Is Gluten-Free the Next Big Weight Loss Diet?


You might ask what world I’m living in with that question if you’ve followed weight loss diets for any amount of time.  ‘Cuz you’d know that gluten-free has been around a while as a way to lose weight.

I’m skeptical of the advice as a weight loss strategy in and of itself.  But I’m not so sure cutting out gluten isn’t worthwhile for some of us to explore for other reasons.

What I Am Sure About

All of us don’t need to go gluten-free, despite Elisabeth Hasselbeck’s claim in her new book The G-Free Diet: A Gluten-Free Survival Guide that “even people with no health issues have a great deal to gain by giving up gluten.”

It’s more like we have a great deal to lose.  And it’s not excess poundage.

My short list includes the enjoyment of a wonderful piece of freshly-baked crusty bread in all its glutinous goodness.

We also lose complete freedom in eating.  Anyone who has to avoid something because of allergies or other intolerances knows well what this loss means.  It’s not untenable; it just requires attention and not eating foods we once may have found great pleasure in.

It’s questionable whether we’d lose weight.  Often when folks cut something major out of their diets, the pounds seem to magically disappear.  But that’s usually because they end up with limited food choices and subsequently eat less.  That’s just not true with gluten-free anymore.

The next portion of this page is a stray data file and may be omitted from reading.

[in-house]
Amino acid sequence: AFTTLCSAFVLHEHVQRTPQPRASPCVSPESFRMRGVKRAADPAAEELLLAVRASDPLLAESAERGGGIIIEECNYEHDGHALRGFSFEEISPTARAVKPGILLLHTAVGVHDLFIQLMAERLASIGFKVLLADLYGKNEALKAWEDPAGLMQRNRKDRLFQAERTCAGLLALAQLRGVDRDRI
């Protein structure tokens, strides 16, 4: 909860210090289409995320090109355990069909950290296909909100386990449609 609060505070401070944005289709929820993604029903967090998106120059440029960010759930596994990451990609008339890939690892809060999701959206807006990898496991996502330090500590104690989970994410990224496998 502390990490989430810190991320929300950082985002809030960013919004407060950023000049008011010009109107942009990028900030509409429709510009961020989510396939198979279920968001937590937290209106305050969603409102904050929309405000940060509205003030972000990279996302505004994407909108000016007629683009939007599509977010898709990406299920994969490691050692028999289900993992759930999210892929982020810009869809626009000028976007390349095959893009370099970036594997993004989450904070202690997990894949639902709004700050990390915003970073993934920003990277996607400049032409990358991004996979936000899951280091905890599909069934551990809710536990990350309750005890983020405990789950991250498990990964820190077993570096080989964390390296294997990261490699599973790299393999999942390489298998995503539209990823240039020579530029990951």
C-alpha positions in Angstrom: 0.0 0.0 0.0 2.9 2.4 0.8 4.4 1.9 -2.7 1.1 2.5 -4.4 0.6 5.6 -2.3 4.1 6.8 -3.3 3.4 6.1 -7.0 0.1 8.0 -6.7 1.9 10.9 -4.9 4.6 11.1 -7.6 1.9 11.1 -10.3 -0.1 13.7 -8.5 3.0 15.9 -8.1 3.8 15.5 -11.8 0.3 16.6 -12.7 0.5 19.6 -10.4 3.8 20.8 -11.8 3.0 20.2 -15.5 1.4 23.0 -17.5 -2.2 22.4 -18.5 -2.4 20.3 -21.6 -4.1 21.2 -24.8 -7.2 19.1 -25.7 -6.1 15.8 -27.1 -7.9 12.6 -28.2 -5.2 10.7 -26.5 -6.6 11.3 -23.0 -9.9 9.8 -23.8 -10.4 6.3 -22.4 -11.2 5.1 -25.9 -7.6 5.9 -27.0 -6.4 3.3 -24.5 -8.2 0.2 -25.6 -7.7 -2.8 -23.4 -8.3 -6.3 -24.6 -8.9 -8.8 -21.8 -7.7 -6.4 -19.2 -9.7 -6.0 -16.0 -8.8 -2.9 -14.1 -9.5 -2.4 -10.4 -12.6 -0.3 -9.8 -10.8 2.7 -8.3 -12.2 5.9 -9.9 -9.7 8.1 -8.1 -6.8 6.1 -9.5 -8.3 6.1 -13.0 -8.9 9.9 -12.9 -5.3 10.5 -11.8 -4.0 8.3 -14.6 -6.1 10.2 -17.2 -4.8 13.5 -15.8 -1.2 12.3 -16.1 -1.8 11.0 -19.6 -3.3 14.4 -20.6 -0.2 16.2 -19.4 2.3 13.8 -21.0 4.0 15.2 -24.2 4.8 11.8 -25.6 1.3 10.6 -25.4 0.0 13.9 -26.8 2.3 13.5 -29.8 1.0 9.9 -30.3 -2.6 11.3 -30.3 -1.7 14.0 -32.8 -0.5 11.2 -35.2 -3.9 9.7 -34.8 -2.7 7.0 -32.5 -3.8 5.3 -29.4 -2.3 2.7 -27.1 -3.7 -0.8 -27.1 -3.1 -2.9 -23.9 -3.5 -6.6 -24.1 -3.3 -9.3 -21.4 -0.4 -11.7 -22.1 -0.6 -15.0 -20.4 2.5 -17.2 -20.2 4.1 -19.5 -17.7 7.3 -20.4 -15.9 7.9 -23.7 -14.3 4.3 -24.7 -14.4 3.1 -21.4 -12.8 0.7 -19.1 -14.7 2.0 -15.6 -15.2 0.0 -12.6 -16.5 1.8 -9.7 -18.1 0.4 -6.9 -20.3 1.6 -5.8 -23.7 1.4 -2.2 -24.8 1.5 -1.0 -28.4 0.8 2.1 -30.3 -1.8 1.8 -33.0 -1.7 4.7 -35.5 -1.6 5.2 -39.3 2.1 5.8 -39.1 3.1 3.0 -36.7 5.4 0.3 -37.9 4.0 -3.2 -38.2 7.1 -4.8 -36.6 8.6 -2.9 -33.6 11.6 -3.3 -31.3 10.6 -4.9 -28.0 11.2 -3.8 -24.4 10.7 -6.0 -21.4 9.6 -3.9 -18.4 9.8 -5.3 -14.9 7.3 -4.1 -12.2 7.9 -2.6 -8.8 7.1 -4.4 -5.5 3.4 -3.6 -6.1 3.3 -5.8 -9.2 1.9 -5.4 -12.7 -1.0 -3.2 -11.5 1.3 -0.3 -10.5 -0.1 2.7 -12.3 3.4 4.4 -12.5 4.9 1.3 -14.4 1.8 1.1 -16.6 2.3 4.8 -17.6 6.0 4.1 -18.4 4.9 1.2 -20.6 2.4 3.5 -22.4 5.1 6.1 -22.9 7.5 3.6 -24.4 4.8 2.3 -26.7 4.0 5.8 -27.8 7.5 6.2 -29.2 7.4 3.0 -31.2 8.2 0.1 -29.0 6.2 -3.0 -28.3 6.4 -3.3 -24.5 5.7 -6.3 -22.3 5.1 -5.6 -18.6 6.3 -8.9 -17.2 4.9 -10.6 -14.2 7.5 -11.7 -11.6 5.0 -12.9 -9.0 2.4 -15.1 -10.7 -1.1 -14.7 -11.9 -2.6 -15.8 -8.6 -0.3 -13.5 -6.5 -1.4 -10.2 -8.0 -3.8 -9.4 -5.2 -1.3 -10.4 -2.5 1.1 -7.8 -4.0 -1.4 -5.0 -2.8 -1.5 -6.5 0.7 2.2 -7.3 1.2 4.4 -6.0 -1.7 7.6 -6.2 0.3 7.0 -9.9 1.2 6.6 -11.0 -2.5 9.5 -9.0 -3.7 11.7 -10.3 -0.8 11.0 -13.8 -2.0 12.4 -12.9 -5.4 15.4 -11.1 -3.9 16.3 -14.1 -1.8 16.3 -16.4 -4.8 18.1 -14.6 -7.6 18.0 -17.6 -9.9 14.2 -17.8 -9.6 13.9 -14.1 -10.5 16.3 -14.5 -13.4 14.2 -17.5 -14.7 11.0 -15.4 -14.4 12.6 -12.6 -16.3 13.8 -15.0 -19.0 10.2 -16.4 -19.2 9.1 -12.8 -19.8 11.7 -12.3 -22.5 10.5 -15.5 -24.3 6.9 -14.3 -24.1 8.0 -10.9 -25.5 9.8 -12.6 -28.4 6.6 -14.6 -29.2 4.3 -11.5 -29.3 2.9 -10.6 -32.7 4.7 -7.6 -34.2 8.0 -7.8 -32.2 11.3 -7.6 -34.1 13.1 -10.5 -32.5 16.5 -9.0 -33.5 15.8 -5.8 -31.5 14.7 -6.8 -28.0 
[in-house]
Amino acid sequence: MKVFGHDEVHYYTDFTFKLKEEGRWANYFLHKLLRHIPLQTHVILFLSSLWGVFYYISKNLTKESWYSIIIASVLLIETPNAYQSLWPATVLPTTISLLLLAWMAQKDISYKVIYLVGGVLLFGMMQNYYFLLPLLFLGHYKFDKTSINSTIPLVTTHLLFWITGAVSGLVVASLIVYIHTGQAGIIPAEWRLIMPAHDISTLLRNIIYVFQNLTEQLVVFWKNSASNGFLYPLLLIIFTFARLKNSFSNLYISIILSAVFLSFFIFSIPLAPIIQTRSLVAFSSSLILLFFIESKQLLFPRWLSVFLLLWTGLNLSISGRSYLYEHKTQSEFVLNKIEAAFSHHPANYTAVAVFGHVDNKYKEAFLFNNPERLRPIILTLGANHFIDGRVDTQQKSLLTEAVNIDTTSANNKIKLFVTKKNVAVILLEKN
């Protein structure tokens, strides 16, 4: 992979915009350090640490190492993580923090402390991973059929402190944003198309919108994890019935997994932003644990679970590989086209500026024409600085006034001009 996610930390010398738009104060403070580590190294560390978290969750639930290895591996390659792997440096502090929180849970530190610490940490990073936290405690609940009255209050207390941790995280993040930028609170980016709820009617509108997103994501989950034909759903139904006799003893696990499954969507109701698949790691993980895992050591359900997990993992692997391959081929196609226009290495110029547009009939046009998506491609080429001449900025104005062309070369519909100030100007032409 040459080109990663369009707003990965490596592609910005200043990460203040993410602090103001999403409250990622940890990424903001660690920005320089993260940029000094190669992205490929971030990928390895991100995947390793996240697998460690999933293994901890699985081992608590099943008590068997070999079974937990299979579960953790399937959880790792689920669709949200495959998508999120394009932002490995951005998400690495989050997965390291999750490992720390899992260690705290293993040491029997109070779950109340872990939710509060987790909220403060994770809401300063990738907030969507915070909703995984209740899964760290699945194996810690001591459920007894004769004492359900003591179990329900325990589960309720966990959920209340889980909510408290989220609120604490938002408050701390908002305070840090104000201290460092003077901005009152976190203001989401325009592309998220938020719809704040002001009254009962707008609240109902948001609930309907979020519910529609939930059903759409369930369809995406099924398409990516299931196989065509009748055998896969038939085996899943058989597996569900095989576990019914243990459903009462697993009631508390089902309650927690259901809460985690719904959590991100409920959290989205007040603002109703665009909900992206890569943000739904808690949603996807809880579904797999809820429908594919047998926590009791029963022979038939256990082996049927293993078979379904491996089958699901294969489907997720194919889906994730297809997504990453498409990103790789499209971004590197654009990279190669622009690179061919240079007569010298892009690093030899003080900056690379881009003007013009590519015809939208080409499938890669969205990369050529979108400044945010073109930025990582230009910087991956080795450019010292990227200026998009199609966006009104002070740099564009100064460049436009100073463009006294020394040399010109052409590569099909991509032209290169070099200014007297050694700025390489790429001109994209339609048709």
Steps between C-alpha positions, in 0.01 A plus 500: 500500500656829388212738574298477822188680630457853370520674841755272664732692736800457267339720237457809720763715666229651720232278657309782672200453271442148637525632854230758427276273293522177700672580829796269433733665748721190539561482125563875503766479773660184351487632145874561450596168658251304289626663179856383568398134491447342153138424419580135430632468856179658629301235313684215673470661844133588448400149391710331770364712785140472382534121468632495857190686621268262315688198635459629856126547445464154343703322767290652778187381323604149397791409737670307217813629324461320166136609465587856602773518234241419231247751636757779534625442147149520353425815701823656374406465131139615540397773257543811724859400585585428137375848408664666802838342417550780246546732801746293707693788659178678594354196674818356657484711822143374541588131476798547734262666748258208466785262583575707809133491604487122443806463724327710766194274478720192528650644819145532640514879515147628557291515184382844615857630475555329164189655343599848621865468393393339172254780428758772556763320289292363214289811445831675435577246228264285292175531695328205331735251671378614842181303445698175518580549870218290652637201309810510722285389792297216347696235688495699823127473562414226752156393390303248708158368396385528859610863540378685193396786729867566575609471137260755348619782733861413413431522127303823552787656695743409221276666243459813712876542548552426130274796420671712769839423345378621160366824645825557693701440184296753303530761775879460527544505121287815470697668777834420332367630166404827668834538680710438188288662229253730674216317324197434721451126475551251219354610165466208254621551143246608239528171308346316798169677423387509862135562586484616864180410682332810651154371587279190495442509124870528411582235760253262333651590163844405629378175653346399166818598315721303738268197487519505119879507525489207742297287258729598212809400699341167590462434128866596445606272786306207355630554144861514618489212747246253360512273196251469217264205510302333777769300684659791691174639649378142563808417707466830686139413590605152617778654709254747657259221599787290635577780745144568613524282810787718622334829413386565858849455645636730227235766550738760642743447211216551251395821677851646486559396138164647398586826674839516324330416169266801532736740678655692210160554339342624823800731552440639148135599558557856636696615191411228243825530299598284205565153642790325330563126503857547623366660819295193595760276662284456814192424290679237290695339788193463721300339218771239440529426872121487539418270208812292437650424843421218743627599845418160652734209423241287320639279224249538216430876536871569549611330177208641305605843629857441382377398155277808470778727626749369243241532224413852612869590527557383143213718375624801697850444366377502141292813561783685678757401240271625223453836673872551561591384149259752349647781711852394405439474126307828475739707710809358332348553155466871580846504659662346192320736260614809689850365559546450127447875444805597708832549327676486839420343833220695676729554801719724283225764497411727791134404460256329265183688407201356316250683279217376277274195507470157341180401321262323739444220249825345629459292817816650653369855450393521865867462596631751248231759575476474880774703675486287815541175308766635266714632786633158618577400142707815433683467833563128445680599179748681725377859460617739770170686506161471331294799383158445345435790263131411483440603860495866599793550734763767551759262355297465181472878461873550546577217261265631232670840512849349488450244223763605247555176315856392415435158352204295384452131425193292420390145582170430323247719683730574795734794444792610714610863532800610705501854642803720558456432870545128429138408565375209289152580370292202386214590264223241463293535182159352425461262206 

Indeed, if we over-partake of the growing number of gluten-free products on supermarket shelves, we could gain weight.  We may also be compromising nutrition.  According to Janet Helm, RD, writing on her blog Nutrition Unplugged, “Several studies have shown that people following a gluten-free diet, especially when relying on commercially prepared gluten-free foods, have diets low in iron, fiber, B vitamins, calcium and vitamin D.”

What I’m Not So Sure About

All that said, there is growing recognition that some folks may do better eliminating gluten from their diets.

Certainly, if you have celiac disease, an autoimmune disorder that damages the lining of the intestines and creates a host of serious health problems, going gluten-free is the only treatment.  That means cutting out all foods with wheat (including spelt) and  barley and rye.  It’s also usually recommended to cut out oatmeal because it’s often contaminated with gluten.

But many health professionals working in this area believe celiac may just be the final outcome of gluten intolerance.  “I am coming to the conclusion there is a spectrum of gluten intolerance, and celiac is an advanced endpoint,” says Linda Simon, RD.

How Do You Know for Sure?